pressure (5 kPa, 10 s) and were monitored at a

wavelength of 220 nm; the voltage was applied in

the range of 1030 kV and the temperature was held

constant at 158C.

The experimental design was produced, and

statistical analysis of the data was performed, by

NEMROD-W software [31].

3D

2.3. CE procedure

Running buffer solutions were prepared at the

desired pH and methanol percentage values. Dermatan sulfate was then dissolved at the appropriate

concentration (0.53%) and the resulting solutions

were filtered through 0.45-mm Millex-HV filter units

(Millipore, Milford, MA, USA) prior to use. The

capillary was rinsed between the electrophoretic runs

for 10 min with each new running buffer.

Spiked urine (containing salbutamol in the concentration range 15 mg / ml) was adjusted to pH 7.2

with 100 mM phosphate buffer. A 5-ml volume of

the urine sample was applied to a SPE C 18 cartridge,

previously conditioned with 6 ml of methanol followed by 6 ml of 100 mM phosphate buffer, pH 7.2.

The SPE column was subjected to a subsequent wash

413

mM citric acid, pH 3.0)methanol (80:20, v / v).

Salbutamol retained on the SPE column was then

eluted with 2 ml of the same solution used in the

washing step.

The effectiveness of glycosaminoglycans as chiral

selector in CE is well documented [1522] and their

enantiorecognition ability was attributed to the

combination of ionic, hydrogen bonding and hydrophobic interactions between the analytes and various

sites of the mucopolysaccharides. The lower ionic

character of chondroitin sulfates compared to that of

heparin, makes the former more useful over a wide

pH range, including strong acidic conditions. Dermatan sulfate, also knows as chondroitin sulfate B,

differs from the other chondroitins (A and C) for the

presence of iduronic acid residue instead of uronic

acid (Fig. 1). In a previous work [22] DS showed

good enantioselectivity toward basic racemates bearing hydroxy groups on the aromatic ring. Salbutamol

was only partially resolved although the enantioresolution study was conducted in a wide pH range

(36.5).

Since the enantiomers of salbutamol possess different pharmacokinetic properties, it was of

paramount importance to develop a method able to

give good enantioresolution of the drug. To this end,

a CE method, based on DS, was optimized by means

of a simultaneous multivariate approach, which

implies the use of experimental statistical design.

In the optimization of the conditions to enhance

the resolution with DS, several parameters have to be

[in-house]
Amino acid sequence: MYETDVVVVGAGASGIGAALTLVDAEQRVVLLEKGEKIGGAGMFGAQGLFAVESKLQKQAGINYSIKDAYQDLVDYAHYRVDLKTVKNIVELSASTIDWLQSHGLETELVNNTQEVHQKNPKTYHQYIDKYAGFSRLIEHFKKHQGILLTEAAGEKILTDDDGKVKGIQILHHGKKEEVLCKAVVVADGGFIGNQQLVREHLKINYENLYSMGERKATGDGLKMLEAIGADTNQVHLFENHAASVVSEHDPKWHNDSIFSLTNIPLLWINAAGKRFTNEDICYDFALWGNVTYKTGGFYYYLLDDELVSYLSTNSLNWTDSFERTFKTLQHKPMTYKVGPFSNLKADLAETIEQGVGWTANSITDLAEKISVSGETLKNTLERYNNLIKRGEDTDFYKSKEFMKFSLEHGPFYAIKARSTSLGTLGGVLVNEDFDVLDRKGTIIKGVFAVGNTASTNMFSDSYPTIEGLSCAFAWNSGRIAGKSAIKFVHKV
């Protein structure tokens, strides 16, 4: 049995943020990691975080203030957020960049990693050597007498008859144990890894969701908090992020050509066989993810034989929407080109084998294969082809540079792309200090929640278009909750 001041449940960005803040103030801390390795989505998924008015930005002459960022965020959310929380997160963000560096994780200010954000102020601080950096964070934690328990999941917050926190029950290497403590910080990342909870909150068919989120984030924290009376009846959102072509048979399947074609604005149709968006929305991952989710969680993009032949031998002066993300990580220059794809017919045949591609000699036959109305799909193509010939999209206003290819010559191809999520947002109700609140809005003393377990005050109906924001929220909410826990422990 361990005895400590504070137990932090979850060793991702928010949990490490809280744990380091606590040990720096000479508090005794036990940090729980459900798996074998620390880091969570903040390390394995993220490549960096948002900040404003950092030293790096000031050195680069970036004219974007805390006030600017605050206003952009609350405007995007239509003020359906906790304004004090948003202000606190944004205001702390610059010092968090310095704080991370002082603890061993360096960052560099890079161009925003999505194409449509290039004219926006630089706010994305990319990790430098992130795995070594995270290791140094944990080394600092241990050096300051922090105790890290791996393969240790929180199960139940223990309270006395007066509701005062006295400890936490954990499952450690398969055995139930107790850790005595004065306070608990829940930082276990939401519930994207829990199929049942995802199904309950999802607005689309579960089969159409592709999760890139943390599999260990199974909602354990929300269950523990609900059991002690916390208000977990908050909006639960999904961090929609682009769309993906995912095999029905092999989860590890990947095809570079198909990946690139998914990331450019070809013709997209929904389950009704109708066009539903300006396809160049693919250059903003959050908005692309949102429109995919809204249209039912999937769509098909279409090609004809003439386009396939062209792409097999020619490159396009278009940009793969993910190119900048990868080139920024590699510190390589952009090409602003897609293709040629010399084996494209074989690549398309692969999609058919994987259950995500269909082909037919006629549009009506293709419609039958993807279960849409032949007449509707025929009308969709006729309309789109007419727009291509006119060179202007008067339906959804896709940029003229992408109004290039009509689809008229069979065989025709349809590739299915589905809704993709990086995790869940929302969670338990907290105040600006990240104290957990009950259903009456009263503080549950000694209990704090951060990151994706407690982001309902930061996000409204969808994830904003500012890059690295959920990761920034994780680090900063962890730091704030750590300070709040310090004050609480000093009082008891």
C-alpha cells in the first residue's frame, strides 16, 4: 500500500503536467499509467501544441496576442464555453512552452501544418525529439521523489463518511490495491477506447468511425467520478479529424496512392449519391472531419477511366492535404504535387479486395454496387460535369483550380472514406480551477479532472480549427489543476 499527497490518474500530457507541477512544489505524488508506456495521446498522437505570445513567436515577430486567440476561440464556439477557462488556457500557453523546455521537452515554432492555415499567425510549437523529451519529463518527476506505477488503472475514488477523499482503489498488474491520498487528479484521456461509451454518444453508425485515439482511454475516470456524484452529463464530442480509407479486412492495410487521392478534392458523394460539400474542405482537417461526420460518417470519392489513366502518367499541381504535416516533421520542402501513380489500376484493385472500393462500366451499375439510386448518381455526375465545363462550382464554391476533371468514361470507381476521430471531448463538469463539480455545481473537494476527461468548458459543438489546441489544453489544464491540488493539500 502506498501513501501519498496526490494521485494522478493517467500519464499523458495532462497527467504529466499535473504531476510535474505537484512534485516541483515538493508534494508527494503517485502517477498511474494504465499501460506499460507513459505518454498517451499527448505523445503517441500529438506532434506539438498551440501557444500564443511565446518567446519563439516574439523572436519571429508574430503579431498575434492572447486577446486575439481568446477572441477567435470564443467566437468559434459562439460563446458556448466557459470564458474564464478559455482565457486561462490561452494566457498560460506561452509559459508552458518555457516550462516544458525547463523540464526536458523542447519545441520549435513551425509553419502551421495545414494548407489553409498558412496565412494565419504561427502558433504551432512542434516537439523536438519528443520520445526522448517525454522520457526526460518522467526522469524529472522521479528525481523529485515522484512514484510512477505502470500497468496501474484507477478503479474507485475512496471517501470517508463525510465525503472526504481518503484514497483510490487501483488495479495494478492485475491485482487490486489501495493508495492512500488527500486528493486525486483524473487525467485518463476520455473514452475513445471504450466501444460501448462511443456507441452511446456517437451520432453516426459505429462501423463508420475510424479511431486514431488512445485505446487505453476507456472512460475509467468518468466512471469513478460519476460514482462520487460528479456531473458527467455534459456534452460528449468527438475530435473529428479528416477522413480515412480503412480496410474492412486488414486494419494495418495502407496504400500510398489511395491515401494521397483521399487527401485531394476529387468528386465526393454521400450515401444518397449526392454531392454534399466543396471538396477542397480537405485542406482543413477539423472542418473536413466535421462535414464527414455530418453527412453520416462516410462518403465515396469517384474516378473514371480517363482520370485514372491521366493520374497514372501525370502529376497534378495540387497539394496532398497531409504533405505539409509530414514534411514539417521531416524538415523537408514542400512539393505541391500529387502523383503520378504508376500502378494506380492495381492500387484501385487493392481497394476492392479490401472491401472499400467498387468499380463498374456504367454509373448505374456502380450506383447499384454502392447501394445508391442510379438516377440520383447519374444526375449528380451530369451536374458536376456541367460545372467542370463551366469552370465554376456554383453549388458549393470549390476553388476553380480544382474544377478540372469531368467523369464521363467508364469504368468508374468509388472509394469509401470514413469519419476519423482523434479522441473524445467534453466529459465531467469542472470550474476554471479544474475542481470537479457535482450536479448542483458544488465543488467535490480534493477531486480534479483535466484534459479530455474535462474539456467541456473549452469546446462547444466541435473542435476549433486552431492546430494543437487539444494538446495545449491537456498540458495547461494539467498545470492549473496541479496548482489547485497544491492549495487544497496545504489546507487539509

considered. pH of the running buffer plays an

important role since it affects the charge of both

selector and selectand as well as the electroosmotic

flow; moreover organic solvents, either pure or as a

mixture with water, are used in CE as modifying

agents of the background electrolyte (BGE) since

they could change the selectivity, their electroosmotic mobility being strongly influenced by the viscosity

of the electrophoretic media. Thus, the presence and

414

Fig. 1. Unit structure of: (a) dermatan sulfate, (b) chondroitin sulfate C.

tested in order to improve the enantioresolution of

salbutamol enantiomers. Other important factors

have to be considered: voltage, temperature and

concentration of BGE.

The considered responses were the resolution, R

(to be maximized) and the analysis time, T (to be

minimized), calculated on the basis of the second

enantiomer migration time.

The considered factors affecting the responses

using DS as chiral selector in the background

electrolyte (citrate buffer), included percentage of

methanol (U1 ), percentage of the chiral additive (U2 ),

applied field strength (U3 ), pH (U4 ), BGE concentration (U5 ). The appropriate selection of experimental domain for each factor was made from prior

experience and knowledge of the assay system

(Table 1).

An eight-run PlackettBurman design was emTable 1

Factors and experimental domain during the screening phase

Factor

Low level

High level

MeOH (%)

Chiral selector (%)

Voltage (kV)

pH

BGE concentration (M)

0

0.5

10

3.0

0.01

10

3.0

30

6.5

0.05

experimental matrix also included three experiments

at the central level of each factor in order to test the

model linearity and to obtain an estimate of experimental variance. The salbutamol concentration